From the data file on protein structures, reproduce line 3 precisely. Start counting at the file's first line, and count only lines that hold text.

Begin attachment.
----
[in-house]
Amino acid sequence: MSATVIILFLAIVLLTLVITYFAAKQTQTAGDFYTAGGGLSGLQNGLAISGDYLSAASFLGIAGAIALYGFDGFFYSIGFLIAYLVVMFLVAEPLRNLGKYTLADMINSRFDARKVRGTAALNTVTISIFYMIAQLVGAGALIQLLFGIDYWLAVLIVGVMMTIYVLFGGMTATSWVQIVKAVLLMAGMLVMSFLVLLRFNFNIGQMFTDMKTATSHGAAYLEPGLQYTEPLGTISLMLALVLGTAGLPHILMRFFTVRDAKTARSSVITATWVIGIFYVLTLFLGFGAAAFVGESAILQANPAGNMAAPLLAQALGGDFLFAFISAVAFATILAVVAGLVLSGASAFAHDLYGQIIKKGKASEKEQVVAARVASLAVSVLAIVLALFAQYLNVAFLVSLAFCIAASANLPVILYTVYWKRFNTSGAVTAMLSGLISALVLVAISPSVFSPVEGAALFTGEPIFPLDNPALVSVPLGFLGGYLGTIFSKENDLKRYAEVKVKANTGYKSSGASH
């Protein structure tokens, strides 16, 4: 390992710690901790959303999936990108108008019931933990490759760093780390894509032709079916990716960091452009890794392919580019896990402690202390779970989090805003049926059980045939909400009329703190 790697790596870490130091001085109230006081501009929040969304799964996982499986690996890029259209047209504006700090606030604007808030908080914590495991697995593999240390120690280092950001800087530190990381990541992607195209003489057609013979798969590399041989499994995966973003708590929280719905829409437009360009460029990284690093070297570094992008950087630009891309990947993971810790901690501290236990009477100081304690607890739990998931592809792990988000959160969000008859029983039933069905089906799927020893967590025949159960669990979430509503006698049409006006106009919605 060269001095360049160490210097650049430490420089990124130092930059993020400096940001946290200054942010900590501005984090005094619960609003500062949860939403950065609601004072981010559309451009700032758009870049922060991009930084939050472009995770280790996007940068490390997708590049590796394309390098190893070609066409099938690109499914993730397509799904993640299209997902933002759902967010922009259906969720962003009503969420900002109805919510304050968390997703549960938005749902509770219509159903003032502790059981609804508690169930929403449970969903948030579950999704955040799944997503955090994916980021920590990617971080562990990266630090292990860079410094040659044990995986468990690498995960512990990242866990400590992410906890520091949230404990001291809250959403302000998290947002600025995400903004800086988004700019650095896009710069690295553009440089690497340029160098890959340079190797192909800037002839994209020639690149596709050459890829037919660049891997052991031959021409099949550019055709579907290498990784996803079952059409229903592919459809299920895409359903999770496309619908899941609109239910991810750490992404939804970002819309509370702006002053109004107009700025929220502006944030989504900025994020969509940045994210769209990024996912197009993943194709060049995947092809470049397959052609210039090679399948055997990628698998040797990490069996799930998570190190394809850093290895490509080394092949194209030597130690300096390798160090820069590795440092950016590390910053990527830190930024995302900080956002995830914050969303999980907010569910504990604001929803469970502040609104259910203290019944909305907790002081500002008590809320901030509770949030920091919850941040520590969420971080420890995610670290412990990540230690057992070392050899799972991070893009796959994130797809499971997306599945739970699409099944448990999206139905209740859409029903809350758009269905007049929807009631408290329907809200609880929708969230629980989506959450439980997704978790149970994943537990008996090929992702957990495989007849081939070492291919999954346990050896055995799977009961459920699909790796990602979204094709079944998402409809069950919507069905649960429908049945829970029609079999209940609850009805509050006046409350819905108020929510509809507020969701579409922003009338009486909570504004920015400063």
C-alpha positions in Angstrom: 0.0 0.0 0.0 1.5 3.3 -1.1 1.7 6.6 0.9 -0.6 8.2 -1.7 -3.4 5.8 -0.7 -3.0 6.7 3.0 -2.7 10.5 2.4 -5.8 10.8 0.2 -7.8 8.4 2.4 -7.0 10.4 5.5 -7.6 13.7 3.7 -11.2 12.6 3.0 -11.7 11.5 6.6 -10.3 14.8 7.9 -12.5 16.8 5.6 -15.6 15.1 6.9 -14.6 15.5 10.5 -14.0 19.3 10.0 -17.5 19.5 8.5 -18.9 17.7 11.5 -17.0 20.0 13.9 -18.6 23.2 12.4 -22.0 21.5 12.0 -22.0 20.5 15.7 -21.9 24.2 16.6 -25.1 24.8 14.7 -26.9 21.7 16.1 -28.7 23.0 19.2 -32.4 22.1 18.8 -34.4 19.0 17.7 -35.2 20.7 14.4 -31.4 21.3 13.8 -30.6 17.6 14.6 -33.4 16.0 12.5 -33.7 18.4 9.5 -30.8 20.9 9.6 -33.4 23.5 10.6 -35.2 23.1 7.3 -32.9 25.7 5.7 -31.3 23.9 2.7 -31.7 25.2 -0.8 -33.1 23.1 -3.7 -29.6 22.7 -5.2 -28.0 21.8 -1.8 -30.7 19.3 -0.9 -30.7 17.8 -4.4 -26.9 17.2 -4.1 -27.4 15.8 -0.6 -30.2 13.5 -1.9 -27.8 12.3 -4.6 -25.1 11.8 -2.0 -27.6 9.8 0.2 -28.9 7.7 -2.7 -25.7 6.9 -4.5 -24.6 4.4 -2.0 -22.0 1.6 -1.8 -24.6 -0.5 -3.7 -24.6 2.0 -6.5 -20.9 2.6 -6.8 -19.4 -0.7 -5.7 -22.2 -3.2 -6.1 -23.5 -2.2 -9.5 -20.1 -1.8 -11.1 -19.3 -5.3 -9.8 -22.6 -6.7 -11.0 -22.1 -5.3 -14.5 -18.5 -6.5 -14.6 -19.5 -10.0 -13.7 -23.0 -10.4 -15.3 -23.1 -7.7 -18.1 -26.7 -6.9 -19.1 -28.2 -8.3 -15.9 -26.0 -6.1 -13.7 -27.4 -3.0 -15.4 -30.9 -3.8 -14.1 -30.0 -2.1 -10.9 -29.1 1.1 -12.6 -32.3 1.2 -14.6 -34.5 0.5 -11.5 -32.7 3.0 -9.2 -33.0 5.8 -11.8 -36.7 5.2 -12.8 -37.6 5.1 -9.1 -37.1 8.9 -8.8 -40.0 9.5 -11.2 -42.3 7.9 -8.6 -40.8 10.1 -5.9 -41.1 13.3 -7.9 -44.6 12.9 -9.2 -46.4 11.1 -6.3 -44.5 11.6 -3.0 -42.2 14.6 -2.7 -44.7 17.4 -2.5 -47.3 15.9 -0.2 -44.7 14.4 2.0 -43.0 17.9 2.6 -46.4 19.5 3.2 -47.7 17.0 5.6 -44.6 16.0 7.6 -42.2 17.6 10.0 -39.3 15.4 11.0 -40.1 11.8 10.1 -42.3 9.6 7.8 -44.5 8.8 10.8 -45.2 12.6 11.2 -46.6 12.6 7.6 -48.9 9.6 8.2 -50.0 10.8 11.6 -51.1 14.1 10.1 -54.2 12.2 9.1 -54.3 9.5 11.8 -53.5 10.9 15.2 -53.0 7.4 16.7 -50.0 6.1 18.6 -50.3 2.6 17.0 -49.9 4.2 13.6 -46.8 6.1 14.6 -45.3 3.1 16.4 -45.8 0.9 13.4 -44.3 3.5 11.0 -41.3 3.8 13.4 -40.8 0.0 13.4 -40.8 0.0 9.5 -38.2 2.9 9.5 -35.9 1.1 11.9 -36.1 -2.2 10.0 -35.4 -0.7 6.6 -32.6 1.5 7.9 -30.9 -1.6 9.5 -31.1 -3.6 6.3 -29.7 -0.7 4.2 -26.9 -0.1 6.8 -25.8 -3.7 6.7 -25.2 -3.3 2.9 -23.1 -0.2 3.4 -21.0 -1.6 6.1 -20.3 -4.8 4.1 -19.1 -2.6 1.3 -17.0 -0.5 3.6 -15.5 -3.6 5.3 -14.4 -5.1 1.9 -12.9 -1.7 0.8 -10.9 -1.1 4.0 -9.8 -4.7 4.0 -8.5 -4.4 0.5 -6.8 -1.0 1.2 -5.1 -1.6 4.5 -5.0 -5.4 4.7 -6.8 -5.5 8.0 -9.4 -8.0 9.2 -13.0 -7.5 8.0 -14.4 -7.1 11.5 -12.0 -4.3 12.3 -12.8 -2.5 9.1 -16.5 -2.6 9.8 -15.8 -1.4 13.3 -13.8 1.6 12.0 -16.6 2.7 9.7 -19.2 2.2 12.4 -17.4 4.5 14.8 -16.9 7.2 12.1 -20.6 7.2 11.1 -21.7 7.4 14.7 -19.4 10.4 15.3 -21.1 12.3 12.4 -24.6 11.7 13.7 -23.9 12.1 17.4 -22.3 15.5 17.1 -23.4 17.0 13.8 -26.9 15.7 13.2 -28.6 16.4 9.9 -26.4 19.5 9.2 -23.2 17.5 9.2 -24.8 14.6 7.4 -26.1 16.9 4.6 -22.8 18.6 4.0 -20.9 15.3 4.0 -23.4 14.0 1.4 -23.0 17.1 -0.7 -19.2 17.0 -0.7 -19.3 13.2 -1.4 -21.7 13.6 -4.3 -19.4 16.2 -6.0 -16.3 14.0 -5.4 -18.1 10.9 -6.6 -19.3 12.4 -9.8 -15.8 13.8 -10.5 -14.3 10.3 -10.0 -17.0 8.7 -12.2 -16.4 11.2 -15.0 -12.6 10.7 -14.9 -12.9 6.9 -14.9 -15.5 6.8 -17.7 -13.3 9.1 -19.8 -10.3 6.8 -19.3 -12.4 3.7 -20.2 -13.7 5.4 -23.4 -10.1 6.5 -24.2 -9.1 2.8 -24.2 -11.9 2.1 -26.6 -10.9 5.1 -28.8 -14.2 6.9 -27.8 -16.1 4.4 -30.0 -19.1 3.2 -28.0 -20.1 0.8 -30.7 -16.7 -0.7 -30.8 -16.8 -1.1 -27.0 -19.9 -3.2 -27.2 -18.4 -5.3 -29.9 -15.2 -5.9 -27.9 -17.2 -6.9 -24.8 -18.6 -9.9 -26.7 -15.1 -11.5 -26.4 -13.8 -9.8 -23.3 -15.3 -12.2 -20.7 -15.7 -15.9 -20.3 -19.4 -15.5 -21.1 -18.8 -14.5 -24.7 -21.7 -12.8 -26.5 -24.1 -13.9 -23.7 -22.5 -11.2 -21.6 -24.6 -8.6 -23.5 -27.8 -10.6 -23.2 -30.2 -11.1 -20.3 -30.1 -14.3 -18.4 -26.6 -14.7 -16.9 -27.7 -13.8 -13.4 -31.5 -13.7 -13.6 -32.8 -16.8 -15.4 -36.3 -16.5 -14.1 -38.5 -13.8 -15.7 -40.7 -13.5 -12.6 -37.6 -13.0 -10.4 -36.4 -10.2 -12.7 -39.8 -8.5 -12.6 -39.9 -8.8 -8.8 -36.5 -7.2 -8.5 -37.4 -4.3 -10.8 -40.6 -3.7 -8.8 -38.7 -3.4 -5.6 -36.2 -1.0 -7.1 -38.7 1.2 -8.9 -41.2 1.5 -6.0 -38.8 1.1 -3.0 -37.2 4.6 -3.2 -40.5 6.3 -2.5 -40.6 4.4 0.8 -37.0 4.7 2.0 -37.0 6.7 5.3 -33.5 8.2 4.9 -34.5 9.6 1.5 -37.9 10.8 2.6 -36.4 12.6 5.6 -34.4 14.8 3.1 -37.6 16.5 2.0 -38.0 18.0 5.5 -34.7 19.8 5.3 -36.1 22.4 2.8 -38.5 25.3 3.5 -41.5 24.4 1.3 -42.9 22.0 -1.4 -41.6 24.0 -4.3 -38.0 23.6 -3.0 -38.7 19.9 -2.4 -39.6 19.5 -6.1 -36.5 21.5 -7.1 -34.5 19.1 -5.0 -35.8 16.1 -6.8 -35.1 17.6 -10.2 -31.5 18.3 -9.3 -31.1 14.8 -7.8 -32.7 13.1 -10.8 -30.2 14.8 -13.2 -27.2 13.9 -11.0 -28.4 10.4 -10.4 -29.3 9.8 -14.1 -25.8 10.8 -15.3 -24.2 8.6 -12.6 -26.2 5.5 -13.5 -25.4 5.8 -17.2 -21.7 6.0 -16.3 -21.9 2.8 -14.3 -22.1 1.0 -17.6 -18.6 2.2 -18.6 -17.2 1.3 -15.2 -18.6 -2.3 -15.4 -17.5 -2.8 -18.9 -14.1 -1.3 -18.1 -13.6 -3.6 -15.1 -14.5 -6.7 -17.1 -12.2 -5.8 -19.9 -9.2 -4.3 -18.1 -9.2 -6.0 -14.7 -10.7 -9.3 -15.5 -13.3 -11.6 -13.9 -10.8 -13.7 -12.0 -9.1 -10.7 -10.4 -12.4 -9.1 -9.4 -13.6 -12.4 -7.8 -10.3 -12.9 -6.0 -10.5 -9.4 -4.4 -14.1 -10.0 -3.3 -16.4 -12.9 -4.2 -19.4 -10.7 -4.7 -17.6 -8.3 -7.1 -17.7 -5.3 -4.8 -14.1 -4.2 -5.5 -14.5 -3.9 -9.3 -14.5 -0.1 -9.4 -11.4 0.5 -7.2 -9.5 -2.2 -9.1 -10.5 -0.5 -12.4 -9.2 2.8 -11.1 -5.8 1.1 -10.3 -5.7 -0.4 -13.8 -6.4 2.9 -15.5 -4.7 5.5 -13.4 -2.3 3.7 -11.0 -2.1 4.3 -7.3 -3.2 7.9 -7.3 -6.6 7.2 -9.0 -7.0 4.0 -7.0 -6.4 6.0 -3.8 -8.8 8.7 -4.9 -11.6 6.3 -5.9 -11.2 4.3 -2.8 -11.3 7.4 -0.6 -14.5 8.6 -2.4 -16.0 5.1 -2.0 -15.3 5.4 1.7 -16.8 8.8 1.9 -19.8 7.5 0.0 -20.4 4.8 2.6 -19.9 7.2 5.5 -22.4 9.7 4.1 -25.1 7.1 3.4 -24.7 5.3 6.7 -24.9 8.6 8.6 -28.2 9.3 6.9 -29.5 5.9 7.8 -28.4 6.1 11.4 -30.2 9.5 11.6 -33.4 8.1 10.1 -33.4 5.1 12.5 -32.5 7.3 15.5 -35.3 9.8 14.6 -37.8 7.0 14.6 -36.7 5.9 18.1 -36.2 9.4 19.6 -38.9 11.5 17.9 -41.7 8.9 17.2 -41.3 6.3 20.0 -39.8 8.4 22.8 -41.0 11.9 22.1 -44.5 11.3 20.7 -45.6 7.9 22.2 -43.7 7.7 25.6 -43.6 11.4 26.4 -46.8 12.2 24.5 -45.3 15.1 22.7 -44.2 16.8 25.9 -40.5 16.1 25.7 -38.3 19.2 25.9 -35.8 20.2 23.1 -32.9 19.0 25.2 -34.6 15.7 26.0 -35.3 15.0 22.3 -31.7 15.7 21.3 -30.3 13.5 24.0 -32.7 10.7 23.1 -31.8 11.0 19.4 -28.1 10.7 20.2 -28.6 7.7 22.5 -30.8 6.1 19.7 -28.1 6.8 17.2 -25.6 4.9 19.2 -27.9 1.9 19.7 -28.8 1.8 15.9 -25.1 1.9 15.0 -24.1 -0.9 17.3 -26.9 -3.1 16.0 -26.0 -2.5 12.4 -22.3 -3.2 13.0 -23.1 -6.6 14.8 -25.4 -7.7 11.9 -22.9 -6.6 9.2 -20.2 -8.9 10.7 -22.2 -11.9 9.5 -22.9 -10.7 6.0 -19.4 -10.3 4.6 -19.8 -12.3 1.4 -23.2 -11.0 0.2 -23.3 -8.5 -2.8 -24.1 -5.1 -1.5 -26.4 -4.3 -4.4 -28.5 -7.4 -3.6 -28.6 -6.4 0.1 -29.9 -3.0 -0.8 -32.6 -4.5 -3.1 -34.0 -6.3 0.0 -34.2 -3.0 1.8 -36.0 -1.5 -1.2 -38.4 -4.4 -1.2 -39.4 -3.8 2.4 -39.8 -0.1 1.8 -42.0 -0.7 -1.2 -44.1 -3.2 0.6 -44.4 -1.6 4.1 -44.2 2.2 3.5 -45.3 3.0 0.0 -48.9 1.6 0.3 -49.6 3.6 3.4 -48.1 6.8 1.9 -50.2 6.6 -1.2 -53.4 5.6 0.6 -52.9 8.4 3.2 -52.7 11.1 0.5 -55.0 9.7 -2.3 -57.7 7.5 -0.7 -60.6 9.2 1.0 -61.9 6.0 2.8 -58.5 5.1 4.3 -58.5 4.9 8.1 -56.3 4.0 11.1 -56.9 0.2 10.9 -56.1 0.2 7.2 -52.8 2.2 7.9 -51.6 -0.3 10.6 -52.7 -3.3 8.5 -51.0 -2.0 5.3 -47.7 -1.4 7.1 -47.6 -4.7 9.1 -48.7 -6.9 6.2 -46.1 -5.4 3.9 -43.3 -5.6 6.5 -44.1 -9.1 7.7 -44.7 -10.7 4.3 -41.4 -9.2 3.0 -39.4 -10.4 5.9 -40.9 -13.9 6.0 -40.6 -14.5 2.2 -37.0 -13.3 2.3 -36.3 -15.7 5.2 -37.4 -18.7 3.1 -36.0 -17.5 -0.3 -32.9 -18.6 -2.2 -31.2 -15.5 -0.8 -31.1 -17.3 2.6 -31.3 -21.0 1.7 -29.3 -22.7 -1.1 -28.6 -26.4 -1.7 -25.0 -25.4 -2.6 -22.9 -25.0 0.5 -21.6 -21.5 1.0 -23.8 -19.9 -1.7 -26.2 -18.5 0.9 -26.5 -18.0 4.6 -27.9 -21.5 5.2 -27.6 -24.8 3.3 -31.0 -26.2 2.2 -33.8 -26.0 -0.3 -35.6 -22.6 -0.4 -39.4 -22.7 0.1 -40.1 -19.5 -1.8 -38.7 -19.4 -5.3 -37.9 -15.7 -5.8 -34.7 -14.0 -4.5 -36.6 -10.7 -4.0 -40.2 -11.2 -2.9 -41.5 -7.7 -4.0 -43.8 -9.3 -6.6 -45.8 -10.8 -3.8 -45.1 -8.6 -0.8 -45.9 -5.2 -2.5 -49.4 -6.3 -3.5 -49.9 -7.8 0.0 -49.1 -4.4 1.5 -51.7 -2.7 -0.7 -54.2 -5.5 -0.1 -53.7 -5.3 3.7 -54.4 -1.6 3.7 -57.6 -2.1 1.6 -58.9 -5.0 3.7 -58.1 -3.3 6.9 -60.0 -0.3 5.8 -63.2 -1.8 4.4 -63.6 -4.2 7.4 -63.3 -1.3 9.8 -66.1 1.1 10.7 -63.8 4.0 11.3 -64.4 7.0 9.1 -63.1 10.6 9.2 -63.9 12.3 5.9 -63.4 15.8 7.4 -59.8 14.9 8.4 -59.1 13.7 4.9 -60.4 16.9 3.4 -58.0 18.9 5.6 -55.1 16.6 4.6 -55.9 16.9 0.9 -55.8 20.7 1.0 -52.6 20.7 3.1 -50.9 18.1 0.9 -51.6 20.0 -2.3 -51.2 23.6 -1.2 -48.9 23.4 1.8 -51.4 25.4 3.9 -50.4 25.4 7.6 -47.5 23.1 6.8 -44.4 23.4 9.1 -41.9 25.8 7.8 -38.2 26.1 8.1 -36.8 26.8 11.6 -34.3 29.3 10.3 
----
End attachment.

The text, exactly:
């Protein structure tokens, strides 16, 4: 390992710690901790959303999936990108108008019931933990490759760093780390894509032709079916990716960091452009890794392919580019896990402690202390779970989090805003049926059980045939909400009329703190 790697790596870490130091001085109230006081501009929040969304799964996982499986690996890029259209047209504006700090606030604007808030908080914590495991697995593999240390120690280092950001800087530190990381990541992607195209003489057609013979798969590399041989499994995966973003708590929280719905829409437009360009460029990284690093070297570094992008950087630009891309990947993971810790901690501290236990009477100081304690607890739990998931592809792990988000959160969000008859029983039933069905089906799927020893967590025949159960669990979430509503006698049409006006106009919605 060269001095360049160490210097650049430490420089990124130092930059993020400096940001946290200054942010900590501005984090005094619960609003500062949860939403950065609601004072981010559309451009700032758009870049922060991009930084939050472009995770280790996007940068490390997708590049590796394309390098190893070609066409099938690109499914993730397509799904993640299209997902933002759902967010922009259906969720962003009503969420900002109805919510304050968390997703549960938005749902509770219509159903003032502790059981609804508690169930929403449970969903948030579950999704955040799944997503955090994916980021920590990617971080562990990266630090292990860079410094040659044990995986468990690498995960512990990242866990400590992410906890520091949230404990001291809250959403302000998290947002600025995400903004800086988004700019650095896009710069690295553009440089690497340029160098890959340079190797192909800037002839994209020639690149596709050459890829037919660049891997052991031959021409099949550019055709579907290498990784996803079952059409229903592919459809299920895409359903999770496309619908899941609109239910991810750490992404939804970002819309509370702006002053109004107009700025929220502006944030989504900025994020969509940045994210769209990024996912197009993943194709060049995947092809470049397959052609210039090679399948055997990628698998040797990490069996799930998570190190394809850093290895490509080394092949194209030597130690300096390798160090820069590795440092950016590390910053990527830190930024995302900080956002995830914050969303999980907010569910504990604001929803469970502040609104259910203290019944909305907790002081500002008590809320901030509770949030920091919850941040520590969420971080420890995610670290412990990540230690057992070392050899799972991070893009796959994130797809499971997306599945739970699409099944448990999206139905209740859409029903809350758009269905007049929807009631408290329907809200609880929708969230629980989506959450439980997704978790149970994943537990008996090929992702957990495989007849081939070492291919999954346990050896055995799977009961459920699909790796990602979204094709079944998402409809069950919507069905649960429908049945829970029609079999209940609850009805509050006046409350819905108020929510509809507020969701579409922003009338009486909570504004920015400063």